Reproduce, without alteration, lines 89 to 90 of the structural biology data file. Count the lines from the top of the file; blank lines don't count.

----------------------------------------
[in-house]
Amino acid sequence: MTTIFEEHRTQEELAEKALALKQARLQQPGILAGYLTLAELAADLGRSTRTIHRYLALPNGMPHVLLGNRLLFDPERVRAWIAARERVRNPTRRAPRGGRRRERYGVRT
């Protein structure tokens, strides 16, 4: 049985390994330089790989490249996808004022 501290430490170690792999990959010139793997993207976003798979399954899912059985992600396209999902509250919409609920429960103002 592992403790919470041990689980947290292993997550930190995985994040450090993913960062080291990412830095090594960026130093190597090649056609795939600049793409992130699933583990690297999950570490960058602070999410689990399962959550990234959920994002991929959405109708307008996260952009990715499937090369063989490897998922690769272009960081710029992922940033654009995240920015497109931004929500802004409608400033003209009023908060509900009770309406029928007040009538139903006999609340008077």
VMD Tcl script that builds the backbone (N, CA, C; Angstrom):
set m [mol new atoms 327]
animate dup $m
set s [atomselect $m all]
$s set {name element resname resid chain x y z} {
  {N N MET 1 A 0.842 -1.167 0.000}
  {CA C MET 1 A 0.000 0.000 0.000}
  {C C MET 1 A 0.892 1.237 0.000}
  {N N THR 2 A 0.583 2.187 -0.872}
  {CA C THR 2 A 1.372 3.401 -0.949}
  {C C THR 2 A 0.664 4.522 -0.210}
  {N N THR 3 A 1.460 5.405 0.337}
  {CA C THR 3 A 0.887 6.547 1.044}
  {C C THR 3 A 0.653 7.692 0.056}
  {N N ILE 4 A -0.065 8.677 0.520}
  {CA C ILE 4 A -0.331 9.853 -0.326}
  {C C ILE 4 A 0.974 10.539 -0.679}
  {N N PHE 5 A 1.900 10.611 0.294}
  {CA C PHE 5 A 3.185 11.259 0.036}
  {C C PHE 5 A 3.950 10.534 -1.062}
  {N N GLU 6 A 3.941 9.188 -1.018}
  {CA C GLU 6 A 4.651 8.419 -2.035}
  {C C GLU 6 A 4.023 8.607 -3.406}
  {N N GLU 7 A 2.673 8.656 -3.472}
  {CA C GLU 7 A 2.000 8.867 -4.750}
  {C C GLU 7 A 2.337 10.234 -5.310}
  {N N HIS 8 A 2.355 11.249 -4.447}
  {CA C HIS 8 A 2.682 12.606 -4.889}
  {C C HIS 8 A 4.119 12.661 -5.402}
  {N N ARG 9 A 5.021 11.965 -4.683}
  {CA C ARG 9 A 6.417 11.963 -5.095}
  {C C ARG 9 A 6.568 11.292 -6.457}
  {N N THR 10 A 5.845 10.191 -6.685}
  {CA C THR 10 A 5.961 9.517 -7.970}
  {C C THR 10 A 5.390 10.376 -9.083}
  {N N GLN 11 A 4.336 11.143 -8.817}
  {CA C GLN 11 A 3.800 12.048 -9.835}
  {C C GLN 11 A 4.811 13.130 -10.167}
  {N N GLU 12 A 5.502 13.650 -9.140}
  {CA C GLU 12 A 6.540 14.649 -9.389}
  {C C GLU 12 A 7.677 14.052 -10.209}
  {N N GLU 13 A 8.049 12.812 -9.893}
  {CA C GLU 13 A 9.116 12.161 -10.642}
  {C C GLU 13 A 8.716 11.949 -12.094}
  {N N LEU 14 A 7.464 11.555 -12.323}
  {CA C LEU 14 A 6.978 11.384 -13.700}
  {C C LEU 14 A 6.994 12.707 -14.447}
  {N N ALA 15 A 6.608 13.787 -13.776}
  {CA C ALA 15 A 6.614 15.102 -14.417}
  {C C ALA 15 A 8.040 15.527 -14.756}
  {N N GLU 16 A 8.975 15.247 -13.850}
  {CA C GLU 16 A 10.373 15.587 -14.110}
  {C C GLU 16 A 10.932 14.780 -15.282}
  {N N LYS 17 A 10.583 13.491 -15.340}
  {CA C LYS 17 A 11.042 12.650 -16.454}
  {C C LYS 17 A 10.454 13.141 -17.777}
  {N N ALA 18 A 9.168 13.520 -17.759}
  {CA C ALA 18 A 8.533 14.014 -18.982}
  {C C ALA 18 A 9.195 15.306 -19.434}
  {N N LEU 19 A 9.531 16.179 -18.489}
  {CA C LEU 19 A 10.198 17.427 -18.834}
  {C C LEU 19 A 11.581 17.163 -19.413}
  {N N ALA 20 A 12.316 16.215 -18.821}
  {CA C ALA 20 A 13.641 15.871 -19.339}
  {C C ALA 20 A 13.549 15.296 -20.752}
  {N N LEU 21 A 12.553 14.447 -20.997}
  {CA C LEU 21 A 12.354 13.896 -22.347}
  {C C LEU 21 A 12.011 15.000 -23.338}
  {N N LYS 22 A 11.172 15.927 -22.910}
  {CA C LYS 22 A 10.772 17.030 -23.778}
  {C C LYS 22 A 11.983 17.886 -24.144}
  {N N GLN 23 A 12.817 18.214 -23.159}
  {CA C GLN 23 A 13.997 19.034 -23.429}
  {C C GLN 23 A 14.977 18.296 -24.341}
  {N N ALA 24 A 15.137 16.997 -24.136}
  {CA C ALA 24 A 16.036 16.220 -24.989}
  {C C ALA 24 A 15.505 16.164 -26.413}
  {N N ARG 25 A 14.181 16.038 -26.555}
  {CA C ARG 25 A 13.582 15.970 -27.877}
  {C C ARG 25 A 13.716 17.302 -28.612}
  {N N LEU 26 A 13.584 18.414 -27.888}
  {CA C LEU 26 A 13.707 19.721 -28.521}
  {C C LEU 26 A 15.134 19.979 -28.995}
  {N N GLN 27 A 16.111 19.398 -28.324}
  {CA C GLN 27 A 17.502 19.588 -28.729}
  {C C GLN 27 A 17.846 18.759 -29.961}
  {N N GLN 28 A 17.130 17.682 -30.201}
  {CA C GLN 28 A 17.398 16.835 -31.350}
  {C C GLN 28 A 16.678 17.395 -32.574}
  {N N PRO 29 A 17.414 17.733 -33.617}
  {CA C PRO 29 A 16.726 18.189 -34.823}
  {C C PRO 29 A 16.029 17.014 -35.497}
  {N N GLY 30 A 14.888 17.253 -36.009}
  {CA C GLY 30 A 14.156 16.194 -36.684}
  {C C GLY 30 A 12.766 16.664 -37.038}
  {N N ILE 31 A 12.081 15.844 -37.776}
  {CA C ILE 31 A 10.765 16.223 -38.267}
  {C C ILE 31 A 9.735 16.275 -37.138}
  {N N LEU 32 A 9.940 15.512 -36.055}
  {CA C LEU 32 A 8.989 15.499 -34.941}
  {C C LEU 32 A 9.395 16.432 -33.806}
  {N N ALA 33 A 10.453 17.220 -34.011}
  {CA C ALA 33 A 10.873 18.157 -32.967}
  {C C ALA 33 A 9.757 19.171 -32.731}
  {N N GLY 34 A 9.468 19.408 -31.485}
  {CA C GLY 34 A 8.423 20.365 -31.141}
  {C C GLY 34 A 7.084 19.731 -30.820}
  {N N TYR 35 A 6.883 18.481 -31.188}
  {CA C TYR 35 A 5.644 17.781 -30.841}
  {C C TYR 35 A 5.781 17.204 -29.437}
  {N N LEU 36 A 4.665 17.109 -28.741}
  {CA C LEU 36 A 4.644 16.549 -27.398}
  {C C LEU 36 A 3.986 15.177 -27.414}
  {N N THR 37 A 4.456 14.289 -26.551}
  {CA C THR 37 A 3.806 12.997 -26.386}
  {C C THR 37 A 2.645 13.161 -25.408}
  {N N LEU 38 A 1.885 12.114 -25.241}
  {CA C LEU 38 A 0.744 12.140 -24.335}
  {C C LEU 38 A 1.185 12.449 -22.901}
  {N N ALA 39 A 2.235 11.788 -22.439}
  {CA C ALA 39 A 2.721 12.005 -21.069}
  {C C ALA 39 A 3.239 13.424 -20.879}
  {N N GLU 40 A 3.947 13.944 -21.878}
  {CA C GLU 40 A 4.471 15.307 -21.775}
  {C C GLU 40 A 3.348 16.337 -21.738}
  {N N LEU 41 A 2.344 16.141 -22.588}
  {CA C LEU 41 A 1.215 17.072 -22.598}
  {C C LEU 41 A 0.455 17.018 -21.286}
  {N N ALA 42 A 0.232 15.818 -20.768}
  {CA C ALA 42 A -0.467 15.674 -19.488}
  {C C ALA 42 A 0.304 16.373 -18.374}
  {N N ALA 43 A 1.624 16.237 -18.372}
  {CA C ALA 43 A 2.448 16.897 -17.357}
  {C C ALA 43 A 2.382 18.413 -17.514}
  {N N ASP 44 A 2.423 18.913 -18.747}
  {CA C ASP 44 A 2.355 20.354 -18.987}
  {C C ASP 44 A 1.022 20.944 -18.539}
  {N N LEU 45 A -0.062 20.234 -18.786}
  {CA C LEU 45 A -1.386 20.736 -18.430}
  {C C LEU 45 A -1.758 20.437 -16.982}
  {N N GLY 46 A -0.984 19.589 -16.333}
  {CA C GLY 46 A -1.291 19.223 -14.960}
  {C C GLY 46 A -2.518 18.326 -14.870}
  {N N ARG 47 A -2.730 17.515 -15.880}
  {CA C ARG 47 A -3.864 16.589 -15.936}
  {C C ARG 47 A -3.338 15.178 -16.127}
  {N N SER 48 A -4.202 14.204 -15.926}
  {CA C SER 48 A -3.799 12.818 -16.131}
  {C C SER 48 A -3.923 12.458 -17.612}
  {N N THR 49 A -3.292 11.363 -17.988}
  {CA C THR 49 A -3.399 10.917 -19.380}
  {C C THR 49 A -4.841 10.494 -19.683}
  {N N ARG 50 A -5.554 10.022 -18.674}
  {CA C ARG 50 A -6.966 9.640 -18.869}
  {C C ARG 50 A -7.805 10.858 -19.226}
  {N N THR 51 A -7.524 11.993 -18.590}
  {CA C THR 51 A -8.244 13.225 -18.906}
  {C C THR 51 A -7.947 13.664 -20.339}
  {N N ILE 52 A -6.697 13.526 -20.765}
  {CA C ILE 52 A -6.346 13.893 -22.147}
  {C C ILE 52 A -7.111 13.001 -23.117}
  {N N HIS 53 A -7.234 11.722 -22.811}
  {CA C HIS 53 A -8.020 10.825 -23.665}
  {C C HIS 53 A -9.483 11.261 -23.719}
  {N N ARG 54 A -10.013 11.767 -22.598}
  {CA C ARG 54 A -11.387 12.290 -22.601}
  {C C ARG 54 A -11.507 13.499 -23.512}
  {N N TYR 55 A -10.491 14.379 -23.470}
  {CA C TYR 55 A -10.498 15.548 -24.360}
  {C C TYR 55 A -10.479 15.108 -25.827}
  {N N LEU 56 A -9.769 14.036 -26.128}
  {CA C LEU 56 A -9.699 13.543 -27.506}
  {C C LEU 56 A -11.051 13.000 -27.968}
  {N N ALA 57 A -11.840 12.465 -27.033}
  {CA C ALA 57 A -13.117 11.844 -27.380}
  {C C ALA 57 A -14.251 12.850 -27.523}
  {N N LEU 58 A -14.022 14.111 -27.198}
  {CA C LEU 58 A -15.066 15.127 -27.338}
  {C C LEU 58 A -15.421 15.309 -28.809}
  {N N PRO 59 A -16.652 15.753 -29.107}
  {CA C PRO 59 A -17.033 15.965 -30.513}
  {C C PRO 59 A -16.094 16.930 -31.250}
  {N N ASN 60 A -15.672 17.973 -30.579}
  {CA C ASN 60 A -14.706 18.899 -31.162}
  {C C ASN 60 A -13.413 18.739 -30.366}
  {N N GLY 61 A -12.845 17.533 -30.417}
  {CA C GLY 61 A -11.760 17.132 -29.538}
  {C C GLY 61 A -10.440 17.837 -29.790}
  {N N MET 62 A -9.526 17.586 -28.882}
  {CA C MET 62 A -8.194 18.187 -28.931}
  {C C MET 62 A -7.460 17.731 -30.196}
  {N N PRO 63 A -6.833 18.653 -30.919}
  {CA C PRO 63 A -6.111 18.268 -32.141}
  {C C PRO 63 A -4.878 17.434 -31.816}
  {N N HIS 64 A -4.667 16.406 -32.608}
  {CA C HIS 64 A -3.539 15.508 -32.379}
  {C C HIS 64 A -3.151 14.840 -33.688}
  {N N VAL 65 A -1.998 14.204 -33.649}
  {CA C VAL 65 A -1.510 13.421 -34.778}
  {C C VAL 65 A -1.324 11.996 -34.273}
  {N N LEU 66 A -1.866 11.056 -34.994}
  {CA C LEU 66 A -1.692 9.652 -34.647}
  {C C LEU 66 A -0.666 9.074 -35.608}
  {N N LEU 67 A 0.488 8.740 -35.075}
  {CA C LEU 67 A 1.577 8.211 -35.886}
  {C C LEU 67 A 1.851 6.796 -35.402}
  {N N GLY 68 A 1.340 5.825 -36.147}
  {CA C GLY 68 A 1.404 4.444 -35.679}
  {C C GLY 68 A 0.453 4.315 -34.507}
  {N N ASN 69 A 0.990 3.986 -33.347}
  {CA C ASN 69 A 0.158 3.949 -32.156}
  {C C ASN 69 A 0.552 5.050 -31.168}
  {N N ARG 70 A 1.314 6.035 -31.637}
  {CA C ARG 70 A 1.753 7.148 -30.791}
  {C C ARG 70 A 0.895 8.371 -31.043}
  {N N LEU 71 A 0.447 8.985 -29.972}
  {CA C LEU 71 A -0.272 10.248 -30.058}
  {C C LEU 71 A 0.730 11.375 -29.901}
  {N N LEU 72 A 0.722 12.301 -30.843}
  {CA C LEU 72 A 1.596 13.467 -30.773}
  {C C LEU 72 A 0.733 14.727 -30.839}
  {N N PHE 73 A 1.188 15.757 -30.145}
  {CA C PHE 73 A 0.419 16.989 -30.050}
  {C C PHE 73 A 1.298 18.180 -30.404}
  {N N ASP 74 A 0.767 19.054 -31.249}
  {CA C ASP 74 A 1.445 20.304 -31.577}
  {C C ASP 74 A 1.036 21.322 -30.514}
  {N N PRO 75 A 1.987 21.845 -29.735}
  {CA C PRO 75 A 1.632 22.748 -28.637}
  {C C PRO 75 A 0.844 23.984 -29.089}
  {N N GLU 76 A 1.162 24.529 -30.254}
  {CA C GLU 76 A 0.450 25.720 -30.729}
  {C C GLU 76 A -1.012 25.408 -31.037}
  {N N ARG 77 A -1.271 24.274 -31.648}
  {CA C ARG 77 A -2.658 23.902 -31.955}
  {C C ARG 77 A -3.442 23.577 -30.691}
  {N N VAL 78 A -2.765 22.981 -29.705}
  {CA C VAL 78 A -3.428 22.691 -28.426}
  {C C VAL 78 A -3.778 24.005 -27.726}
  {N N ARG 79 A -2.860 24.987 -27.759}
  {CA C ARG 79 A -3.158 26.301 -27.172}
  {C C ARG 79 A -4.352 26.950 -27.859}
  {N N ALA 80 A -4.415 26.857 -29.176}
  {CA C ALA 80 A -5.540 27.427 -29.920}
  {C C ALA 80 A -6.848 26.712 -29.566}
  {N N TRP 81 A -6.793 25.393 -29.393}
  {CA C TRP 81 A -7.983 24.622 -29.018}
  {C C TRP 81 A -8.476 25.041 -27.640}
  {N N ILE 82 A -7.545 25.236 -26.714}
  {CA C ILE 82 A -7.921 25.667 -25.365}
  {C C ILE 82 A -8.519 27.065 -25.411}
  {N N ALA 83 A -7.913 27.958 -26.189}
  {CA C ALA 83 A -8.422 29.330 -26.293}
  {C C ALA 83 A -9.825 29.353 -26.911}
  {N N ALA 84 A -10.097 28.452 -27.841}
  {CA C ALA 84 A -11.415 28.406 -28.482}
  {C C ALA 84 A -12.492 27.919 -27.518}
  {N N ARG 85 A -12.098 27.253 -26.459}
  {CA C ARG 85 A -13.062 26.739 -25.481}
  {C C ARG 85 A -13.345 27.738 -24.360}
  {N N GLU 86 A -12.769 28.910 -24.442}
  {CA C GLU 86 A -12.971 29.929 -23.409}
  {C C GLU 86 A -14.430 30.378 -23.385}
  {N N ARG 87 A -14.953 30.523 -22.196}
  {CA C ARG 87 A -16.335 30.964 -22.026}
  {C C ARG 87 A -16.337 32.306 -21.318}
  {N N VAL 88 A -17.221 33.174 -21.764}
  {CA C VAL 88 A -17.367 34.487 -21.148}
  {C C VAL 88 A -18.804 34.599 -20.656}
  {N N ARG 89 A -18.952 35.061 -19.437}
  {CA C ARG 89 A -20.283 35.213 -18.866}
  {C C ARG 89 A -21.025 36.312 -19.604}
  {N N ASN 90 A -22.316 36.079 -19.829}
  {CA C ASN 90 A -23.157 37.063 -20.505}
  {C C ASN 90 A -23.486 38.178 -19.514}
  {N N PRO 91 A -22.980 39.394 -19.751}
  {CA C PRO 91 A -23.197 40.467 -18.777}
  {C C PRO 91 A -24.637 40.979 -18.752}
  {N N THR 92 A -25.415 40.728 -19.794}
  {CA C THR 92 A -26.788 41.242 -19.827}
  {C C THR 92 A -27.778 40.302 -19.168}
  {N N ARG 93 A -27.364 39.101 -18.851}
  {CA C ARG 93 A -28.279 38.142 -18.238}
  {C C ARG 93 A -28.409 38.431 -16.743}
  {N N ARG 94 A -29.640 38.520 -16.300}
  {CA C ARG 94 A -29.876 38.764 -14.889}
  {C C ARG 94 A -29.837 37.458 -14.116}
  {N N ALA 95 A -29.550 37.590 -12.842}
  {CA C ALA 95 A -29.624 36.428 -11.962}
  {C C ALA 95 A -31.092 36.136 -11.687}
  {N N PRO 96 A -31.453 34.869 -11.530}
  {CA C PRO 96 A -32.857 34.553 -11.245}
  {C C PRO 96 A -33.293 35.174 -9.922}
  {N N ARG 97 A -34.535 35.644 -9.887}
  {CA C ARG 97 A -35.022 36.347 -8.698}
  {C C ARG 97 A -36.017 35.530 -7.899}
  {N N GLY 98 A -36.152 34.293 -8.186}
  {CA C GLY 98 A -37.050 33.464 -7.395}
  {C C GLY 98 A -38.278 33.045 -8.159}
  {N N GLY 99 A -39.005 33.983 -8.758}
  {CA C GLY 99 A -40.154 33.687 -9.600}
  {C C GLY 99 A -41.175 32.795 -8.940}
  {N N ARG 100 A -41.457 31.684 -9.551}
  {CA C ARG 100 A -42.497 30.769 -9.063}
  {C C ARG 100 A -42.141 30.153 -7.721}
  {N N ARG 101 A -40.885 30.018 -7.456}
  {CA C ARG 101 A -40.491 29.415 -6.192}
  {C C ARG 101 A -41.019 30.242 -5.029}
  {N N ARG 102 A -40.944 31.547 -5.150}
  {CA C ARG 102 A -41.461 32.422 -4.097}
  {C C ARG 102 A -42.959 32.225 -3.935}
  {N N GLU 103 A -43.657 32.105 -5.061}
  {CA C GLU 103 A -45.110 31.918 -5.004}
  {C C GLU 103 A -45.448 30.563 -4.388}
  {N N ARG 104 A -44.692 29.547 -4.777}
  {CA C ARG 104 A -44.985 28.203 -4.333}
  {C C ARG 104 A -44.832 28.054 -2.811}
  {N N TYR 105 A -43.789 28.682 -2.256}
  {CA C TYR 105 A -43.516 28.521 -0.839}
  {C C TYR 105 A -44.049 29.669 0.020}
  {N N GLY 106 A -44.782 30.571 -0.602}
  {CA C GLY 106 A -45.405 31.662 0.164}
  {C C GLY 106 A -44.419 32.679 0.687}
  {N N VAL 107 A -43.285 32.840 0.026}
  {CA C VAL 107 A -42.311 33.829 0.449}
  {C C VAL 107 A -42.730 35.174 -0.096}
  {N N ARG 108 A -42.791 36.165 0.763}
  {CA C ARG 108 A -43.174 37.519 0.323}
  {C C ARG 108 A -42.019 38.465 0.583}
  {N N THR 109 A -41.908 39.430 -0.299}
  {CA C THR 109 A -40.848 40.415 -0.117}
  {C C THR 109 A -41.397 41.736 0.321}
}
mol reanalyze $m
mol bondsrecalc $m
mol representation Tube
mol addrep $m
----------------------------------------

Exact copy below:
  {C C GLN 27 A 17.846 18.759 -29.961}
  {N N GLN 28 A 17.130 17.682 -30.201}